Targeted intervention of the B-Raf V600E gene product that is prominent in melanoma has been met with modest success. Here, we characterize the pharmacological properties of PLX4032, a next-generation inhibitor with exquisite specificity against the V600E oncogene and striking anti-melanoma activity. PLX4032 induces potent cell cycle arrest, inhibits proliferation, and initiates apoptosis exclusively in V600E-positive cells in a variety of in vitro experimental systems; follow-up xenograft studies demonstrate extreme selectivity and efficacy against melanoma tumors bearing the V600E oncoproduct. The collective data support further exploration of PLX4032 as a candidate drug for patients with metastatic melanoma; accordingly, validation of PLX4032 as a therapeutic tool for patients with melanoma is now underway in advanced human (Phase III) clinical trials.
Genotype-derived, patient-specific therapies are imminent. In malignant melanoma, the most frequent somatic mutation is the valine to glutamic acid base substitution at position 600 in BRAF (V600E); this mutation confers constitutive flux through the mitogen-activated protein kinase (MAPK) pathway and is believed to be an initiating event in malignant transformation. However, extensive efforts to pharmacologically inhibit the MAPK pathway in advanced melanoma for therapeutic benefit have largely failed. Next-generation inhibitors, tailored to inhibit only the mutant form of B-Raf, are now being investigated as alternatives to broadly acting inhibitors of the MAPK pathway. Here, we demonstrate the striking specificity of PLX4032 for melanoma cells expressing the V600E oncoproduct using a variety of experimental approaches; we also reveal that PLX4032 is highly efficacious in physiologically relevant, human-derived 3D-based platforms, which might better predict clinical success than more conventional methods. Collectively, our findings suggest that minimally toxic, but measurable responses can be achieved through tailored therapies that inhibit the mutant form of B-Raf, an oncogene product expressed in a majority of patients with melanoma.
Patients afflicted with metastatic melanoma display 5-year survival rates of approximately 10–15%. A major factor in this dismal prognosis is the relative absence of effective drugs to combat this deadly disease. Dacarbazine represents the sole FDA-approved drug for metastatic melanoma, but elicits durable responses in less than 5% of patients. Thus, most patients with melanoma are enrolled in clinical trials, where the promise of efficacy supersedes the poor response rates observed with dacarbazine.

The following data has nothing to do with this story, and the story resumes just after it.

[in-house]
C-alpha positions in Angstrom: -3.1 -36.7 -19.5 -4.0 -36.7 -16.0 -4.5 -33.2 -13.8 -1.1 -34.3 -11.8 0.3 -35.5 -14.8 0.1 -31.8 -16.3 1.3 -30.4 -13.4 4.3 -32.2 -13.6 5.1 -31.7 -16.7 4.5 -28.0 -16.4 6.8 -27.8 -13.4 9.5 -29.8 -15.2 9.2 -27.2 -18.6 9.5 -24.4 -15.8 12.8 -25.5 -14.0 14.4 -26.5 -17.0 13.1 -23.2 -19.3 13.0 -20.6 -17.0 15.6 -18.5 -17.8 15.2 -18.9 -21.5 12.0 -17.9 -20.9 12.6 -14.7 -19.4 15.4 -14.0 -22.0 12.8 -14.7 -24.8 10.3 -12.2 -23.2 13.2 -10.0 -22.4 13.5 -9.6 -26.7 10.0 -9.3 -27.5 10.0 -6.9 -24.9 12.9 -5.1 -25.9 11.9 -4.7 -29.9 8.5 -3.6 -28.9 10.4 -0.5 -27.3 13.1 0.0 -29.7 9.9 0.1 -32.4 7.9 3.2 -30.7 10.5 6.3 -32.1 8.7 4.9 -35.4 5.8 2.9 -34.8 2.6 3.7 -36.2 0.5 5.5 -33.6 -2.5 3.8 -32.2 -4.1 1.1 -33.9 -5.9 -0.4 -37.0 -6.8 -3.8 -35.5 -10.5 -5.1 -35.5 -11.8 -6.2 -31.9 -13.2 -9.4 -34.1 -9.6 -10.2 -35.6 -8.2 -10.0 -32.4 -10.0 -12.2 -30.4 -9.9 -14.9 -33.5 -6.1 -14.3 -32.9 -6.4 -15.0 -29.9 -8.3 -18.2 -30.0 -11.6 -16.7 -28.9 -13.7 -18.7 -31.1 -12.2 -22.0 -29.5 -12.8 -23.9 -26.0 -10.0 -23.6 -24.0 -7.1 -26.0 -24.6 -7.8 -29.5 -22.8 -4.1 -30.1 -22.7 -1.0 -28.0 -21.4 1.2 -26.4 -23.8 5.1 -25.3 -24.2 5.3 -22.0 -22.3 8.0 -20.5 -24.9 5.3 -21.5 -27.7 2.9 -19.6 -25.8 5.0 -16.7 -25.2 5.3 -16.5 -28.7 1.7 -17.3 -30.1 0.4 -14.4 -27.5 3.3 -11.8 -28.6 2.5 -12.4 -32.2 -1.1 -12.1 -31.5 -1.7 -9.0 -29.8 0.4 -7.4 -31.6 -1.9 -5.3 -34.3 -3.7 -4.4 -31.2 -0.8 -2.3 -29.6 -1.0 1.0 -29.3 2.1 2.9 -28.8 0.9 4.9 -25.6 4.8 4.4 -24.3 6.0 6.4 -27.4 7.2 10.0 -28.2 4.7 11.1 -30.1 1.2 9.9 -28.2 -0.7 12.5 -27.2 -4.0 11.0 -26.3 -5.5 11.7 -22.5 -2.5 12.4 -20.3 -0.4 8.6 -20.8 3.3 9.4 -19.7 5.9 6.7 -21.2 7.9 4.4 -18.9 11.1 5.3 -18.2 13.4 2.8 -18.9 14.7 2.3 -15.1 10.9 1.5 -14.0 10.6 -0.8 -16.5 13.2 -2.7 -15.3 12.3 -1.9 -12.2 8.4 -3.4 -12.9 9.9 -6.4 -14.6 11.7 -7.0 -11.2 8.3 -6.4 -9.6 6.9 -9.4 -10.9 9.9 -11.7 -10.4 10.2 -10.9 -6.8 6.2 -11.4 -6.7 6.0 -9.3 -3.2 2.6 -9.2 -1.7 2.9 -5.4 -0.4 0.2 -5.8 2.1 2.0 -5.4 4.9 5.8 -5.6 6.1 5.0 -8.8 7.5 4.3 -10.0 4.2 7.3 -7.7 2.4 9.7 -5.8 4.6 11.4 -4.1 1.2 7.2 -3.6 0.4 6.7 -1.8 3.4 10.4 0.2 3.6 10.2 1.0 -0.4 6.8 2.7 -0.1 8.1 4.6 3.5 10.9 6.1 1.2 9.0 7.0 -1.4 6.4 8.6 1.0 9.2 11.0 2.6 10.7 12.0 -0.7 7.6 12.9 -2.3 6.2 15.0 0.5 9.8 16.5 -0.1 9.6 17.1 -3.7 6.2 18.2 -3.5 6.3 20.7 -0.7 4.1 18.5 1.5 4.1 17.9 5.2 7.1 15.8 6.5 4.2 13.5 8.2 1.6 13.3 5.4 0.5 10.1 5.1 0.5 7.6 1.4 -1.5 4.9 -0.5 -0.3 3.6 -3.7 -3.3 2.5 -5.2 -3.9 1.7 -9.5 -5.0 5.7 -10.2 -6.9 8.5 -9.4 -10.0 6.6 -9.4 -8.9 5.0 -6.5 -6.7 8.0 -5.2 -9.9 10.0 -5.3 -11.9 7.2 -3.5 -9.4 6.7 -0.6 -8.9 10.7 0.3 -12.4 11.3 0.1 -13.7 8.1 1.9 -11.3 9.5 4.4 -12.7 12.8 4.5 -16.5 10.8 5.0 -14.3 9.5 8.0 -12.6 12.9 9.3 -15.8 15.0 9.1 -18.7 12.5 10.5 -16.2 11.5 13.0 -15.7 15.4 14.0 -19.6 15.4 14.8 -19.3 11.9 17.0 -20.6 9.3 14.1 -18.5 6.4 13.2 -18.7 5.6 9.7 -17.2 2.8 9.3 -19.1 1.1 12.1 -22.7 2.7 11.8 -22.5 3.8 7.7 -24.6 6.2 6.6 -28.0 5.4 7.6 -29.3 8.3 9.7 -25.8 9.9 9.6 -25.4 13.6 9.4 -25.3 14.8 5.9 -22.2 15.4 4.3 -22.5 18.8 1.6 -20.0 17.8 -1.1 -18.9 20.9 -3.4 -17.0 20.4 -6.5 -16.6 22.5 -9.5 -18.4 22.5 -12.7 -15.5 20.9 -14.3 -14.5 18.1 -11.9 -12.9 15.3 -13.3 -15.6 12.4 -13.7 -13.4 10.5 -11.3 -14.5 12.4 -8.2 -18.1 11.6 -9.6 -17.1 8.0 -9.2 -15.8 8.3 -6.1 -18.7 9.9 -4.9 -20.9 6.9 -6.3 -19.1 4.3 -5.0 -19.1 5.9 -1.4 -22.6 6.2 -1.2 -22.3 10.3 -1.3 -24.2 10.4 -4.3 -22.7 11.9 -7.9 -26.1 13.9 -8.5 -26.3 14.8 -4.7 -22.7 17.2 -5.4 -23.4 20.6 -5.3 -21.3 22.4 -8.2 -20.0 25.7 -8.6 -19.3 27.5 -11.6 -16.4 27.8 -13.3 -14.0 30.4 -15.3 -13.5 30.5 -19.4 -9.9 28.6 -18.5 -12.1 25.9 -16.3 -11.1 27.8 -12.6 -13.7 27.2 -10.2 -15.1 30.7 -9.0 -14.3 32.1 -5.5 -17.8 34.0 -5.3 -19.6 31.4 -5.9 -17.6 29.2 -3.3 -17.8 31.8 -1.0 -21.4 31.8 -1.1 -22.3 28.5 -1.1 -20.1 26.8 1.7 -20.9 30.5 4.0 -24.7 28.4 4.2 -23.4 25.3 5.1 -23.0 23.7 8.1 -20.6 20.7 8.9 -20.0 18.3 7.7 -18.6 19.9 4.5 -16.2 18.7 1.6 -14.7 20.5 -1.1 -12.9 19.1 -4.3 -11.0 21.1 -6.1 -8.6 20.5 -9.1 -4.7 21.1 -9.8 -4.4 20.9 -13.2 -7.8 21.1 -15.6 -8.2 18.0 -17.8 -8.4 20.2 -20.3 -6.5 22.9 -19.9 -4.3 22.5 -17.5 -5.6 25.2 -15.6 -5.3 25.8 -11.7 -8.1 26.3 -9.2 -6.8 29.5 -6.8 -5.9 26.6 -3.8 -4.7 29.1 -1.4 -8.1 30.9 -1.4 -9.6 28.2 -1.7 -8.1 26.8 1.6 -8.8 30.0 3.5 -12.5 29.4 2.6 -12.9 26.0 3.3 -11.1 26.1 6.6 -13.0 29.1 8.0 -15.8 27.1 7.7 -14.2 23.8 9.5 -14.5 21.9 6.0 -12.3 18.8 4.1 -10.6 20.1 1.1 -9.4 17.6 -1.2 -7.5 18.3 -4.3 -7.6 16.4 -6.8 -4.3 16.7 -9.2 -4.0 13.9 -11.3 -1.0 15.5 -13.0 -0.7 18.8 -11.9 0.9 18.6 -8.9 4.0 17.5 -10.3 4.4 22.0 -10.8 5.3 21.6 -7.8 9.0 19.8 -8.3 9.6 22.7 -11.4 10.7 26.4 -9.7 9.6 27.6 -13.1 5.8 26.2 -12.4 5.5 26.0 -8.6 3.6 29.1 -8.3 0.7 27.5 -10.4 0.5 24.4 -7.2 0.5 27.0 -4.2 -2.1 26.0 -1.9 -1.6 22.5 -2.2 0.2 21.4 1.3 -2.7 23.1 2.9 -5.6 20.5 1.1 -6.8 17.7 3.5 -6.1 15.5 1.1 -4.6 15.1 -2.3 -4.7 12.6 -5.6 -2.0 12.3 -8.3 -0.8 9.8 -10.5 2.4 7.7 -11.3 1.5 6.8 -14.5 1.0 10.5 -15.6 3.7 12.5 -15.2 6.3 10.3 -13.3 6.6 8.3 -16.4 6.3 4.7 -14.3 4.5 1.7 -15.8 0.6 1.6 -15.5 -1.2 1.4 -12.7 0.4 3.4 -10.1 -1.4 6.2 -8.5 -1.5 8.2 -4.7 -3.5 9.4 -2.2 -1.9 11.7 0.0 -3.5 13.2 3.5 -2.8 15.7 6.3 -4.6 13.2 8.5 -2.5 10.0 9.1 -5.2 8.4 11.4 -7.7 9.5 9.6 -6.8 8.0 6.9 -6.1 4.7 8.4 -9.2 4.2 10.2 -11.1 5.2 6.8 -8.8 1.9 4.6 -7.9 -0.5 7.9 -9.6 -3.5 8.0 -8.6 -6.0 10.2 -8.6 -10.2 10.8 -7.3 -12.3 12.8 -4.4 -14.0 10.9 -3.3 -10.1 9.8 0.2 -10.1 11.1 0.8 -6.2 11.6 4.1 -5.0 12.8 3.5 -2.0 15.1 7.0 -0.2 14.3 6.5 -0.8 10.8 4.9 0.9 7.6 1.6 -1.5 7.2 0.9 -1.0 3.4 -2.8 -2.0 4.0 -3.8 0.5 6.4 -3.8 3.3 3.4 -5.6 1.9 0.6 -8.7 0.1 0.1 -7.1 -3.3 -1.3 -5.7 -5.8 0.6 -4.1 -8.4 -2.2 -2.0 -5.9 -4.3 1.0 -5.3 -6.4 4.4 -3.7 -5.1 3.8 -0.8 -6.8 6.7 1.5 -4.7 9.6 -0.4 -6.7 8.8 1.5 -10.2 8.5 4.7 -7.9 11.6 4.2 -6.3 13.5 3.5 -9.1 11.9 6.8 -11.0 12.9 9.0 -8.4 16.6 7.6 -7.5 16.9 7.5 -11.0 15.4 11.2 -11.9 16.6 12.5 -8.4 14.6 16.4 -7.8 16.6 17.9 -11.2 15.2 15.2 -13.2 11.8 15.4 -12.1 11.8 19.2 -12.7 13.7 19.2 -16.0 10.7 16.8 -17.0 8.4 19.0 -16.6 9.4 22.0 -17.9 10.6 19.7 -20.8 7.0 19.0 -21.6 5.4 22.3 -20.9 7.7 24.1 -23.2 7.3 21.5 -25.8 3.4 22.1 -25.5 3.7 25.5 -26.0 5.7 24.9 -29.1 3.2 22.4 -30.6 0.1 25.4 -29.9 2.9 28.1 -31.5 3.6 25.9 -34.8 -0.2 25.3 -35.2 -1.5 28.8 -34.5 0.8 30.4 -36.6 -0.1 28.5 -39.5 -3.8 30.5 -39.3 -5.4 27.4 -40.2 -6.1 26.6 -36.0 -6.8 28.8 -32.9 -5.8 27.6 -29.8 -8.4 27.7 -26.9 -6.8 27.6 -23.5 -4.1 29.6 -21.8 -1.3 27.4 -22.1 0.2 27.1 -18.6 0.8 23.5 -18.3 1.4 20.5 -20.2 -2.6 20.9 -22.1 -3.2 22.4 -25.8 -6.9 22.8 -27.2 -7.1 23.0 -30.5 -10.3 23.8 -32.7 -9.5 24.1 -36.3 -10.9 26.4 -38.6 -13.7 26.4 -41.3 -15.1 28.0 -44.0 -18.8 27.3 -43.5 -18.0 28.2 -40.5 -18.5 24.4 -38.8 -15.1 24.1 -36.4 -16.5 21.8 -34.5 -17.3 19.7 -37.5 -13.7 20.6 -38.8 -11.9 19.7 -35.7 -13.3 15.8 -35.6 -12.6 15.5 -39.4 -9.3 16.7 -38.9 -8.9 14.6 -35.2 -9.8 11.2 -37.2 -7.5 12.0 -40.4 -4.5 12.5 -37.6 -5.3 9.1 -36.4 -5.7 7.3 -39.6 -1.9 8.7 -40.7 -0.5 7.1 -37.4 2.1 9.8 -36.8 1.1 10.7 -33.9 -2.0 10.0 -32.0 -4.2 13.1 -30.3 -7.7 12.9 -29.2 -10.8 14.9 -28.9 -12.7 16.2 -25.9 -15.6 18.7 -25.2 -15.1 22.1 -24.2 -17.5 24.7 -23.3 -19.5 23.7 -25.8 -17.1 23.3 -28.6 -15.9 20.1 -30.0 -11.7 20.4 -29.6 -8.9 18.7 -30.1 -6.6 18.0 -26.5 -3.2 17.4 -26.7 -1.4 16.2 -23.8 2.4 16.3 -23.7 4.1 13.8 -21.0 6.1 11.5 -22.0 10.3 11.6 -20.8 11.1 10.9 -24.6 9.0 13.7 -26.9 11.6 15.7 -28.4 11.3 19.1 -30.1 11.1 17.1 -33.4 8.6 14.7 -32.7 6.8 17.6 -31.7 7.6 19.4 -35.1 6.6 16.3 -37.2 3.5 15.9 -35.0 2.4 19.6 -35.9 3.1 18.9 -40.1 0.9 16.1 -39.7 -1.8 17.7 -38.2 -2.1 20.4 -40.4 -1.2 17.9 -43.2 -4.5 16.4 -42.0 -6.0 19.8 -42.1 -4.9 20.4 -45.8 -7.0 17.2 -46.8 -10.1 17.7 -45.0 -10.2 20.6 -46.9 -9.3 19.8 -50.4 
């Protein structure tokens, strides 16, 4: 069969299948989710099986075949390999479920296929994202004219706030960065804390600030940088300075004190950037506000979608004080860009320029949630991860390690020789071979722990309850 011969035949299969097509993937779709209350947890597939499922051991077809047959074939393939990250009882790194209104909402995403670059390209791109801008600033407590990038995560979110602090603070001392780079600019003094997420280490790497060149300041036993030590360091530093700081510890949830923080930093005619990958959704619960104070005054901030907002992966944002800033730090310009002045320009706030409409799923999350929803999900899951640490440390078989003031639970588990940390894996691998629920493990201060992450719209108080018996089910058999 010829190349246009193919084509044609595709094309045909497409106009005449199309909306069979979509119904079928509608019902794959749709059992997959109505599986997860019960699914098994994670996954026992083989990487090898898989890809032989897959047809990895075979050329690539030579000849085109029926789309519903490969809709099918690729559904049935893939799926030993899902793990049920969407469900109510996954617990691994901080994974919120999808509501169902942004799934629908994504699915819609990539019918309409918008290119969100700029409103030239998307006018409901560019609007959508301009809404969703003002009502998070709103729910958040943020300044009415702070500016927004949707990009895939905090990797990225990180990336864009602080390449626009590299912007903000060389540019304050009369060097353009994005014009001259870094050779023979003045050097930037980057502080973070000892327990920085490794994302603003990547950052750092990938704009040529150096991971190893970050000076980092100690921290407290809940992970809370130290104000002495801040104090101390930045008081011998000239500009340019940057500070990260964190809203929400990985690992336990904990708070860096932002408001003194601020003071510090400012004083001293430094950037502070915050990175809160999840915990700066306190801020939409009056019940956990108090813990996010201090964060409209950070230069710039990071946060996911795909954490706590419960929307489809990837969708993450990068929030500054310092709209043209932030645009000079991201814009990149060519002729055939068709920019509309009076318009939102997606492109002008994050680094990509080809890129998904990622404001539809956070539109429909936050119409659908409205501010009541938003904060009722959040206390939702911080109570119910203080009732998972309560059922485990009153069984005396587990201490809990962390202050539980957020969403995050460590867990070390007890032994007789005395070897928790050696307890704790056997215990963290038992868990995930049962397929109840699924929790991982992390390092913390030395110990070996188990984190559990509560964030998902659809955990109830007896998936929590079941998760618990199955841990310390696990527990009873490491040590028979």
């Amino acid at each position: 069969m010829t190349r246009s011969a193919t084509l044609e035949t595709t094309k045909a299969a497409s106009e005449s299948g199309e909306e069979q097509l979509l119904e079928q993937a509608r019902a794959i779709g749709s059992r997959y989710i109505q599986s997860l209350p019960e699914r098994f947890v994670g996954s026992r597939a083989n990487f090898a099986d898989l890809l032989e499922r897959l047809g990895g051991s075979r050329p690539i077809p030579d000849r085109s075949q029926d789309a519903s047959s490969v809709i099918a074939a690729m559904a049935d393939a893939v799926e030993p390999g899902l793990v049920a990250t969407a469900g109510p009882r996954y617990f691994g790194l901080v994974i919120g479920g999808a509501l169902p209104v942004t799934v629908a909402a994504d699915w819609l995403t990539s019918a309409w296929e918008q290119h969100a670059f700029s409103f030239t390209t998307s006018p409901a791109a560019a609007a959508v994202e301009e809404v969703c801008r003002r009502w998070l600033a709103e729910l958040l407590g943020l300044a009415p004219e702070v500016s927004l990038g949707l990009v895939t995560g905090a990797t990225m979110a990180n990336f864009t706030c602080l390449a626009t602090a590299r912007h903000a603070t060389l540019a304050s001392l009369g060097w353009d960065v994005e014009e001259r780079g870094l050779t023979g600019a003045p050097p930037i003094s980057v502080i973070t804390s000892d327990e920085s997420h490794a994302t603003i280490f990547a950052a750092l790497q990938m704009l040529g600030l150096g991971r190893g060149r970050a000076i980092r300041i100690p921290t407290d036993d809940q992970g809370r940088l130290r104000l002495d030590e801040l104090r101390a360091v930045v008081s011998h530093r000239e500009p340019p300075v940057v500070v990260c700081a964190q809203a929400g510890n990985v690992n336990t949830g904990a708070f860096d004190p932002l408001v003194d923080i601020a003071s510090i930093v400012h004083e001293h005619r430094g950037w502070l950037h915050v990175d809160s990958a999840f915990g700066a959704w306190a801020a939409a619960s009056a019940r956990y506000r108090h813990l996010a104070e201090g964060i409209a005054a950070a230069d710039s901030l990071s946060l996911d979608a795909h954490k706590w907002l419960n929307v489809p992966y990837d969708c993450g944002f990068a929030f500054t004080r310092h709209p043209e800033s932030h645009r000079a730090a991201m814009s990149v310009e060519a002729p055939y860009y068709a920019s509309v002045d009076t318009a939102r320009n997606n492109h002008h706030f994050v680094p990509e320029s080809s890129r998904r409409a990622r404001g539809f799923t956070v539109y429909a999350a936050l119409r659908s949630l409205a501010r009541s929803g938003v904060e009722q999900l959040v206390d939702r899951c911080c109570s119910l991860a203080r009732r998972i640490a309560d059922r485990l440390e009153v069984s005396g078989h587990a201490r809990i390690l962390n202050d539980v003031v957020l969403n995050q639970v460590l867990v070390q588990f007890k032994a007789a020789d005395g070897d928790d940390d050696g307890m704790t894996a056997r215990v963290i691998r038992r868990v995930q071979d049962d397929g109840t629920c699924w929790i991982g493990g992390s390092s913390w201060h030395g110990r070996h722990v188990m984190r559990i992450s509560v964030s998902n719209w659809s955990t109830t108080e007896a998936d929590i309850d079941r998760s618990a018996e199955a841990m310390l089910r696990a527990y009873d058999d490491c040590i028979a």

Since the identification of a highly prevalent somatic mutation (V600E) of the BRAF gene in 2002 (Davies et al., 2002), several inhibitors of the Raf/MEK/ERK signal transduction cascade have been developed (Shepherd et al., 2010). Sorafenib represented a first-generation Raf inhibitor designed to inhibit aberrant MAPK signaling, but failed to display measurable responses in melanoma clinical trials (Eisen et al., 2006; Flaherty et al., 2008). Likewise, inhibitors of MEK also exhibited subpar results in the clinic (Dummer et al., 2008). These early failures led to the development of next-generation, oncogene-specific small molecules capable of inhibiting signals initiating from mutant, but not wild-type, B-Raf (King et al., 2006; Tsai et al., 2008).
PLX4032, a highly specific and potent inhibitor of the V600E mutant form of B-Raf, was developed from a scaffold-based screening platform (Tsai et al., 2008). This small molecule is currently under evaluation in advanced clinical trials for patients with metastatic melanoma. Results from these studies indicate that PLX4032 is effective in approximately 80% of patients harboring the V600E mutation while inducing minimal substantial toxicities (Flaherty et al., 2010). Phase III trials are currently under accrual.
Here, we report the preclinical characterization of PLX4032. PLX4032 displays potent anti-melanoma effects in a variety of in vitro and in vivo melanoma models and represents a highly exciting drug candidate for patients with few therapeutic alternatives.
Results and discussion
The BRAF oncogene is mutated in approximately half of the patients with melanoma (Nathanson, 2010) and is consequently a high-priority target for drug discovery and development. We previously published a scaffold- and structure-based discovery platform that identified PLX4720, a first-generation inhibitor from which PLX4032 was subsequently derived (Tsai et al., 2008). First, the specificity of PLX4032 on inhibition of B-Raf V600E was tested via immunoblotting analysis. A panel of melanoma cell lines expressing the V600E oncogene product, mutant NRAS, or wild-type BRAF/NRAS (Table 1) was assayed for activated ERK after treatment with varying concentrations of PLX4032. The compound displayed dose- and V600E-dependent inhibition of pERK for periods up to 72 h (Figure 1). As a comparison to a clinically relevant inhibitor of Raf, a panel of cells was also treated with Sorafenib; Sorafenib did not display the selectivity for mutant B-Raf that was observed with PLX4032 (data not shown).